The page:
They were guided through the target stations and around the instruments by much praised staff volunteers from all across ISIS.
To add to the excitement (and the work of ISIS staff!), the BBC were assembling set on top of the proton beam on Wednesday for the filming of a documentary on the sun on Thursday and Friday evenings. Even though it was looking challenging at times, with 50 students, hundreds of metres of cabling and BBC crew all packed in the TS2 foyer before the tours commenced, the whole event ran smoothly.
Speaking to some of the students, I was able to gauge their thoughts on ISIS and the event as a whole. “Industrial”, “Impressive”, “Noisy” and “I wasn’t expecting it to be so large!” were some of the comments I received when asking the students what their first impressions of the target stations were.
A-level students from Bartholomew School, Eynsham are shown the sample area of TS1 instrument, LOQ by Scott Lawrie (ISIS)
I was told the tours were just right in terms of timings, with ample time to wander through the target stations and stop along the way for questions and explanations.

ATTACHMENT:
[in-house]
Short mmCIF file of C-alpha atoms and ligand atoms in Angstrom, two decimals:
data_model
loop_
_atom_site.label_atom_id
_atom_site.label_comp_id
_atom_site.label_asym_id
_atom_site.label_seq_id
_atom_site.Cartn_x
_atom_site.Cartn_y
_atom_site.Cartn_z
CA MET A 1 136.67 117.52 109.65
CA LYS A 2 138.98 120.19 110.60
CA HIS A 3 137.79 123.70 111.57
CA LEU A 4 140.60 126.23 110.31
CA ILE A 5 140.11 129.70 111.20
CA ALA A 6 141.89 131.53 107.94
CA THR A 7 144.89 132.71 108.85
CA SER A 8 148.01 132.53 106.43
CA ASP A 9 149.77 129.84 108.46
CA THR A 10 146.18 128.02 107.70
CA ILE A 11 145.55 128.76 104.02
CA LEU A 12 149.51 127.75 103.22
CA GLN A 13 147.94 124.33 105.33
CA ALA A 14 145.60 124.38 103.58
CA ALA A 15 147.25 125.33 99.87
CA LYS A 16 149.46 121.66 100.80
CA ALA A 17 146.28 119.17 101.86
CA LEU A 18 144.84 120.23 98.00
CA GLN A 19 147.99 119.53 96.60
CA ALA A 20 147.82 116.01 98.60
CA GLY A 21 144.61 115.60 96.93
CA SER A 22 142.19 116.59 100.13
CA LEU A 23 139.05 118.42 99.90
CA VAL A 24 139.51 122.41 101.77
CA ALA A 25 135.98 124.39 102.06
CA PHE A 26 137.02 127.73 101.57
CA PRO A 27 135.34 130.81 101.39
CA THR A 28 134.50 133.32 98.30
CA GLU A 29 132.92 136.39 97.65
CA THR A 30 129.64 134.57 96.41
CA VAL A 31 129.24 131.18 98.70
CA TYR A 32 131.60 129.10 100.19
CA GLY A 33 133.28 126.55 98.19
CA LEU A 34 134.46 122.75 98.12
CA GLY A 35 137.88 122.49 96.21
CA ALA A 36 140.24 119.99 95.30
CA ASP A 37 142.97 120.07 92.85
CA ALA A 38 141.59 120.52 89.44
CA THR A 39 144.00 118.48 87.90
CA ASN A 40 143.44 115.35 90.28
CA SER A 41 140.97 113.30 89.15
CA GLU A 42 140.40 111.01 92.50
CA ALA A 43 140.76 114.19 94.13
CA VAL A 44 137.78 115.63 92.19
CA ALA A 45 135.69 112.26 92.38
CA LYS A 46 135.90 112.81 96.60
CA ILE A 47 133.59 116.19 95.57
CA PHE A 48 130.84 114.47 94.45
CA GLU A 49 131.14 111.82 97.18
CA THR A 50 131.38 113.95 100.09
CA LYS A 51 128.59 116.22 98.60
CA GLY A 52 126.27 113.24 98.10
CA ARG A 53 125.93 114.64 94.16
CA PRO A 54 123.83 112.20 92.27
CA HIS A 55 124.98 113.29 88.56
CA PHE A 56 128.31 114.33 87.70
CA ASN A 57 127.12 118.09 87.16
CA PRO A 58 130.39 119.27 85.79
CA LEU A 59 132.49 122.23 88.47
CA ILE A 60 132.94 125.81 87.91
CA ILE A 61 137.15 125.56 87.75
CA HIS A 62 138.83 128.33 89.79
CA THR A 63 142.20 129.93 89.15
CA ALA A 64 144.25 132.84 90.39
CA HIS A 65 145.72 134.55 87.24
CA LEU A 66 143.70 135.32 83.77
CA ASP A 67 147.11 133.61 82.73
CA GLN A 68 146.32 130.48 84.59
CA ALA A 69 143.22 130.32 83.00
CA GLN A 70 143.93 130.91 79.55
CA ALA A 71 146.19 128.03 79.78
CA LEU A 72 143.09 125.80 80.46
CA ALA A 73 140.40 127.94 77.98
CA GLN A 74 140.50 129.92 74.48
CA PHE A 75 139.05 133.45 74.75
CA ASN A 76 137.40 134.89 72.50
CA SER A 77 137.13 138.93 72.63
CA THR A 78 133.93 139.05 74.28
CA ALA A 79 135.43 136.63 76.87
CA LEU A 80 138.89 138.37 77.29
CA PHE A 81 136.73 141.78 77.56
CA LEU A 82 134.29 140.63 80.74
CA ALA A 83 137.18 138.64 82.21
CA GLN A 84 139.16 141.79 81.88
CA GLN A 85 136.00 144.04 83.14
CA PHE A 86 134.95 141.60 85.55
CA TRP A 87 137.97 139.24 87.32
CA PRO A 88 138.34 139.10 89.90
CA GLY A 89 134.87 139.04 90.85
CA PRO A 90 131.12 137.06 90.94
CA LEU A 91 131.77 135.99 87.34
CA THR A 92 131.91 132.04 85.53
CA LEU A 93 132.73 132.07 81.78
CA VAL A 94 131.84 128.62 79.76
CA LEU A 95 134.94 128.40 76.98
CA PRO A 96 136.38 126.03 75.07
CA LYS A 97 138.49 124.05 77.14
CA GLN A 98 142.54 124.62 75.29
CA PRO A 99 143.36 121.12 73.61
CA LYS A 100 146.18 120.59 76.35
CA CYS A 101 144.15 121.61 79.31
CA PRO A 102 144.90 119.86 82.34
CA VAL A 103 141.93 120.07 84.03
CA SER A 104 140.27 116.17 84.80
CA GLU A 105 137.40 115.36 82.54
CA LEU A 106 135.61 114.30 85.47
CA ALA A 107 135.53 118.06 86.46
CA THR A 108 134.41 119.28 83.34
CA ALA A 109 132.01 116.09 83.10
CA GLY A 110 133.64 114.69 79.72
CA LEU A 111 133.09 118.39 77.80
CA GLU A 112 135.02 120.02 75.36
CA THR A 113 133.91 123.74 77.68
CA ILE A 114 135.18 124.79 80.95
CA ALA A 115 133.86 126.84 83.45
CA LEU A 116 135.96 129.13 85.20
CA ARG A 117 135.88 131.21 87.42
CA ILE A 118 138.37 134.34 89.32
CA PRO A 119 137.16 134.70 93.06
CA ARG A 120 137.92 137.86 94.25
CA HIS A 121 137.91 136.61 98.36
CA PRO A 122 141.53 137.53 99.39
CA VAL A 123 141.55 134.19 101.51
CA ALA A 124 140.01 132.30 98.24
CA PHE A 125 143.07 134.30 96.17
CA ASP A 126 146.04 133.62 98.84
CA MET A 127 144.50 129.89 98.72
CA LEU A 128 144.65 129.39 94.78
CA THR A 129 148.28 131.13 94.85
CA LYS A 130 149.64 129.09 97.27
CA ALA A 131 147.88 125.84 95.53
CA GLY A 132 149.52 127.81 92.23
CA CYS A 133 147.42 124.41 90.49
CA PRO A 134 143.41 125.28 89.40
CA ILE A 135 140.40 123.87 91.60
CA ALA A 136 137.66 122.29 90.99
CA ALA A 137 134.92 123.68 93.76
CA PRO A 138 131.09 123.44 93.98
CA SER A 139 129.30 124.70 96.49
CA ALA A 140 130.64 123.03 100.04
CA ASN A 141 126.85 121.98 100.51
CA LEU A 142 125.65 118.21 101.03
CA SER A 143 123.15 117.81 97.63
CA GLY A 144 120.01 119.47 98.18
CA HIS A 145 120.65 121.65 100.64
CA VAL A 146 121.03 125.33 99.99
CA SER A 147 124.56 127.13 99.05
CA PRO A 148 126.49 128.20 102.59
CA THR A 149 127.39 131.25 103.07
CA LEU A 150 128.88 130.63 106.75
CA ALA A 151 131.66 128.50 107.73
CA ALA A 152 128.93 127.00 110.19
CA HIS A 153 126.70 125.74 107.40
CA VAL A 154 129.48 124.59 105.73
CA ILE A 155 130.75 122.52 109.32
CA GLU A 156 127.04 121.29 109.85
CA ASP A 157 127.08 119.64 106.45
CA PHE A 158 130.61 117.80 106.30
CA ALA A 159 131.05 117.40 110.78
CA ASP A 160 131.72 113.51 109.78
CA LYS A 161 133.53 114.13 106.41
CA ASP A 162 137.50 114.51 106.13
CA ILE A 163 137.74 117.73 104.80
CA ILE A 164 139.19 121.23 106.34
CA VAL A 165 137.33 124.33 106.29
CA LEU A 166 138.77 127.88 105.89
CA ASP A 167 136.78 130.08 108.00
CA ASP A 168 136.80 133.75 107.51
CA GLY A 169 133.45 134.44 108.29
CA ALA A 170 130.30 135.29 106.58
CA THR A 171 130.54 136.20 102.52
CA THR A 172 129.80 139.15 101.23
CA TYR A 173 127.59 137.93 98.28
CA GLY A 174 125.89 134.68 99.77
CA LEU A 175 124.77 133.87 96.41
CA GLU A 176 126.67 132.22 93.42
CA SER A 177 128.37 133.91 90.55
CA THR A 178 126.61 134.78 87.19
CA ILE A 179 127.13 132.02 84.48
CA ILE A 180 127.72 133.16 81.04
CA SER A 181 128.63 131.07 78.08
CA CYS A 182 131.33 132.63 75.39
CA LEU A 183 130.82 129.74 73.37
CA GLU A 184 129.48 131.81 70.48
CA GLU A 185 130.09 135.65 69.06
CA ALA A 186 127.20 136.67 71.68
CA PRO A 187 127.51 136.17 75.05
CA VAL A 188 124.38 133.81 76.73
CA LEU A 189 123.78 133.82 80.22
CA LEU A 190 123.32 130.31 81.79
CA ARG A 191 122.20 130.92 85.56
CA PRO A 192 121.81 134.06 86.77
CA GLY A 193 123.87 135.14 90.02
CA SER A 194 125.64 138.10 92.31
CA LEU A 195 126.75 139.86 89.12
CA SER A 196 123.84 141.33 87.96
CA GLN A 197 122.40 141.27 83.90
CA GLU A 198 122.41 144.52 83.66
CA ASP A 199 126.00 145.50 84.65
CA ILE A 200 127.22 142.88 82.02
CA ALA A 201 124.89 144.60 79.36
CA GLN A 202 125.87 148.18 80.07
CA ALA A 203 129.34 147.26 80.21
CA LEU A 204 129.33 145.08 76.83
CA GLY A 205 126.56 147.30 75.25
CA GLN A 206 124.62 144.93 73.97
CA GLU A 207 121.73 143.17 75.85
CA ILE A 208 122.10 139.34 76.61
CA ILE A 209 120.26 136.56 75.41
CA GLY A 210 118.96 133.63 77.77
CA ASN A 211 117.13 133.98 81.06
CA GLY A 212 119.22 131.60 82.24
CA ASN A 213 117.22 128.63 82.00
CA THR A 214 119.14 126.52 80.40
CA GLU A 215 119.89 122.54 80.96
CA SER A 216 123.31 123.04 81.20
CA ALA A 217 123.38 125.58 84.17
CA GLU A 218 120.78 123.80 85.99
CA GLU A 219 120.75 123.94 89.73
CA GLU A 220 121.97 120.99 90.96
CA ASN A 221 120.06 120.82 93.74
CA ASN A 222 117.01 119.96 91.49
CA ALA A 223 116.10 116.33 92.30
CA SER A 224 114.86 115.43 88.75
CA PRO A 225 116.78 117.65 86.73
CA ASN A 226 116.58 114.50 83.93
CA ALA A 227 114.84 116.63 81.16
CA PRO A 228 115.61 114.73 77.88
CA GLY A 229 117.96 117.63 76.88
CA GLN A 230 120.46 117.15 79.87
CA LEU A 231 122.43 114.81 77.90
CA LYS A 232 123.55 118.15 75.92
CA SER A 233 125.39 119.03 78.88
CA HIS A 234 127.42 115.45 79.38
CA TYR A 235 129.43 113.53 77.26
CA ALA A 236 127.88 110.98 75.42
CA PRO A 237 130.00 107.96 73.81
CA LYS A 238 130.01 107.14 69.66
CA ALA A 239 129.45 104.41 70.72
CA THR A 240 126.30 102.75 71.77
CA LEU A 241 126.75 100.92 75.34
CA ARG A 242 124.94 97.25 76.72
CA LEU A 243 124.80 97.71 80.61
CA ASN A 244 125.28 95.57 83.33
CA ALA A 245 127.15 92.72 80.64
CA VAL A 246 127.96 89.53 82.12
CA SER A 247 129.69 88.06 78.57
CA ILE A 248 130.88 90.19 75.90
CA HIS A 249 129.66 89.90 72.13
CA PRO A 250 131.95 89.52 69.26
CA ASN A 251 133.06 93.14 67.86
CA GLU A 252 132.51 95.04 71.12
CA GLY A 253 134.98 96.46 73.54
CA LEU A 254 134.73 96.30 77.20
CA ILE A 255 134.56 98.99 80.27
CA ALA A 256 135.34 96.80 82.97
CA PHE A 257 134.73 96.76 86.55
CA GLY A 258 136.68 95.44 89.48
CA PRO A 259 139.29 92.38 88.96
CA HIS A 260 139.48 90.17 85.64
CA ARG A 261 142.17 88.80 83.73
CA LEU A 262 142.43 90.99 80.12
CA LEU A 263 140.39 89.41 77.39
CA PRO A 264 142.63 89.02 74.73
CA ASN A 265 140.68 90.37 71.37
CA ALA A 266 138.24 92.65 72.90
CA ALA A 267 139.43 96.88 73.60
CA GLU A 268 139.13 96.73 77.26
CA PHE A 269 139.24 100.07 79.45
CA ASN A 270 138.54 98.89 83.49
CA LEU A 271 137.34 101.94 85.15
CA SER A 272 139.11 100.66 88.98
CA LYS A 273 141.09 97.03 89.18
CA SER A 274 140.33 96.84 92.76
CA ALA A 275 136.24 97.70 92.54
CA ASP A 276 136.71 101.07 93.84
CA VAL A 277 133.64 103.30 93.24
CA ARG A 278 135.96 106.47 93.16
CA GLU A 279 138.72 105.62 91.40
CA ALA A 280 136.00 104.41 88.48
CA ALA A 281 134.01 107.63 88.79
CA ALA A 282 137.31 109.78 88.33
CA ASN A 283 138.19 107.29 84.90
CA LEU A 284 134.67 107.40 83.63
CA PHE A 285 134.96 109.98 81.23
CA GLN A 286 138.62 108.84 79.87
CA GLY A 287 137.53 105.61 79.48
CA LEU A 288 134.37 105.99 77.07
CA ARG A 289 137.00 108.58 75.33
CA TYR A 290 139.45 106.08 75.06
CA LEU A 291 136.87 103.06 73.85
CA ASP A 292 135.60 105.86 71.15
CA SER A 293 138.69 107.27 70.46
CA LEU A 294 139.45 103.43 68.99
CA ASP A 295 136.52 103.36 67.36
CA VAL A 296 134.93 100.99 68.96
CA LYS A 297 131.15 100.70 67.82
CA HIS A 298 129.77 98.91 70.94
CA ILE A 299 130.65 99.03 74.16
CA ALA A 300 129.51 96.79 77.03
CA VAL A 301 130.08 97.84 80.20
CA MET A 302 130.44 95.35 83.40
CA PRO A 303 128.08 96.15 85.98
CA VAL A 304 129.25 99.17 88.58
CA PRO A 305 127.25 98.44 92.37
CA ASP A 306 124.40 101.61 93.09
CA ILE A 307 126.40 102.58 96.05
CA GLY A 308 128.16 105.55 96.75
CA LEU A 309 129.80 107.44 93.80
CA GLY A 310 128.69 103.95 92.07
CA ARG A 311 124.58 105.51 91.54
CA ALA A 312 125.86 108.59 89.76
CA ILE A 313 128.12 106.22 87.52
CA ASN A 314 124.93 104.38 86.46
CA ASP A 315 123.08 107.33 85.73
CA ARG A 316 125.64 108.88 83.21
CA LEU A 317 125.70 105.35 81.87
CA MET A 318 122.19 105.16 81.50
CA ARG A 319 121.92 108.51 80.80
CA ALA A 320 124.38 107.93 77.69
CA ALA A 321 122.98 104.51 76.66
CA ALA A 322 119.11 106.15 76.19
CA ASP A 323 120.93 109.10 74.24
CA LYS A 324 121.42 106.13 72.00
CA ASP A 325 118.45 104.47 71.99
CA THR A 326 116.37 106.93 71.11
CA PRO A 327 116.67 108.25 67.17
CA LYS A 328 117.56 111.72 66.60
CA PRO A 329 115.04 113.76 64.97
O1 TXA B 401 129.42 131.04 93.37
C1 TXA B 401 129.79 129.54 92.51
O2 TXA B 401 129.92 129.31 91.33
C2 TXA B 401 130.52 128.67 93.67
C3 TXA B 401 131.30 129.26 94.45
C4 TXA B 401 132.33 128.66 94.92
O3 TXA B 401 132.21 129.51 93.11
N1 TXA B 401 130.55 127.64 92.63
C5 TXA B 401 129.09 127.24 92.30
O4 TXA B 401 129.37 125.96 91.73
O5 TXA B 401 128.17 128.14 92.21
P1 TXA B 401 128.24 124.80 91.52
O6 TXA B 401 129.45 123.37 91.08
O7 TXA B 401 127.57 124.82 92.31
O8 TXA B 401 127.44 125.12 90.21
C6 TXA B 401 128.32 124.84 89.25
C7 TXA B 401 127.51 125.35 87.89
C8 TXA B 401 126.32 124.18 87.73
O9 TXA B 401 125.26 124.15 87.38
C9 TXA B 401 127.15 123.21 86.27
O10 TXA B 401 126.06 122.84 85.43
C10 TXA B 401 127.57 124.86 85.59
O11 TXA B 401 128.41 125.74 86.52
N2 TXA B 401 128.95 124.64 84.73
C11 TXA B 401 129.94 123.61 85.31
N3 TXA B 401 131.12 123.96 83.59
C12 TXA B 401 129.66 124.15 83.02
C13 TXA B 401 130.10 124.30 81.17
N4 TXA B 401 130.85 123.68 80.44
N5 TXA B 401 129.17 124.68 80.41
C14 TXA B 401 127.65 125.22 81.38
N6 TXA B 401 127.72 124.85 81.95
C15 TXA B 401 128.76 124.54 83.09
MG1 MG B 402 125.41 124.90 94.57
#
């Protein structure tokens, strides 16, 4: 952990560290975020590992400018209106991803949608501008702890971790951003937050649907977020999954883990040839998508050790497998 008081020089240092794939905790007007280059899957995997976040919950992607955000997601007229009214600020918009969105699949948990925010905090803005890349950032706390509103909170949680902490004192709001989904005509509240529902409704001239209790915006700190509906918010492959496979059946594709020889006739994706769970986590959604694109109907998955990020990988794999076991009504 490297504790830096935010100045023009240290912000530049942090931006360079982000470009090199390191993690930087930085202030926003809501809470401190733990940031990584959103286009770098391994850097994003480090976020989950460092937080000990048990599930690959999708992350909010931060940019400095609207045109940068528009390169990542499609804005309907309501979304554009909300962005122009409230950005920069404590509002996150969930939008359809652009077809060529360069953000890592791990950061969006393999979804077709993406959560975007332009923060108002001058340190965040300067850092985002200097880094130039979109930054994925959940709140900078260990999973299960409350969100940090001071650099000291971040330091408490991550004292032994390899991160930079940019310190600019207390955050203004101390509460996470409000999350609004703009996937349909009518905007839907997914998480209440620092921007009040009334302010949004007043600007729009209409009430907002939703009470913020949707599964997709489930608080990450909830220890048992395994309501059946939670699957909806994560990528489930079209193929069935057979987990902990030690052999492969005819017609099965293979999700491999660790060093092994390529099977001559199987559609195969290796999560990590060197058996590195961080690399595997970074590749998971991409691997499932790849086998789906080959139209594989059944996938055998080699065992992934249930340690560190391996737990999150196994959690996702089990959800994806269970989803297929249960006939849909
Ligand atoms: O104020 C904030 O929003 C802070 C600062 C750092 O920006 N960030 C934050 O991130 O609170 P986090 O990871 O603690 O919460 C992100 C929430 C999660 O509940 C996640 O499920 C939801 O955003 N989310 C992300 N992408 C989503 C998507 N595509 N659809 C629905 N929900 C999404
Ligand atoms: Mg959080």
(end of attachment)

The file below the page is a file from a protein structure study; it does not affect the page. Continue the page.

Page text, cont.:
One student in particular, from Stanbridge Earls School in Hampshire beamed when he reported back, “the guide gave a very good description on some of the applications of ISIS, talking about different mechanical aspects, biosciences, and about Rolls Royce testing their airplane structures.”
Having preconceptions that all the work done at ISIS would be Physics-based, he was pleasantly surprised at the broad range of research conducted using neutrons, reaching from Chemistry and Biology to Archaeology and Engineering.
The guide mentioned the placement programme available at ISIS for university students, and when I asked the student whether or not he would consider it he said “it would be an offer I certainly wouldn't refuse!”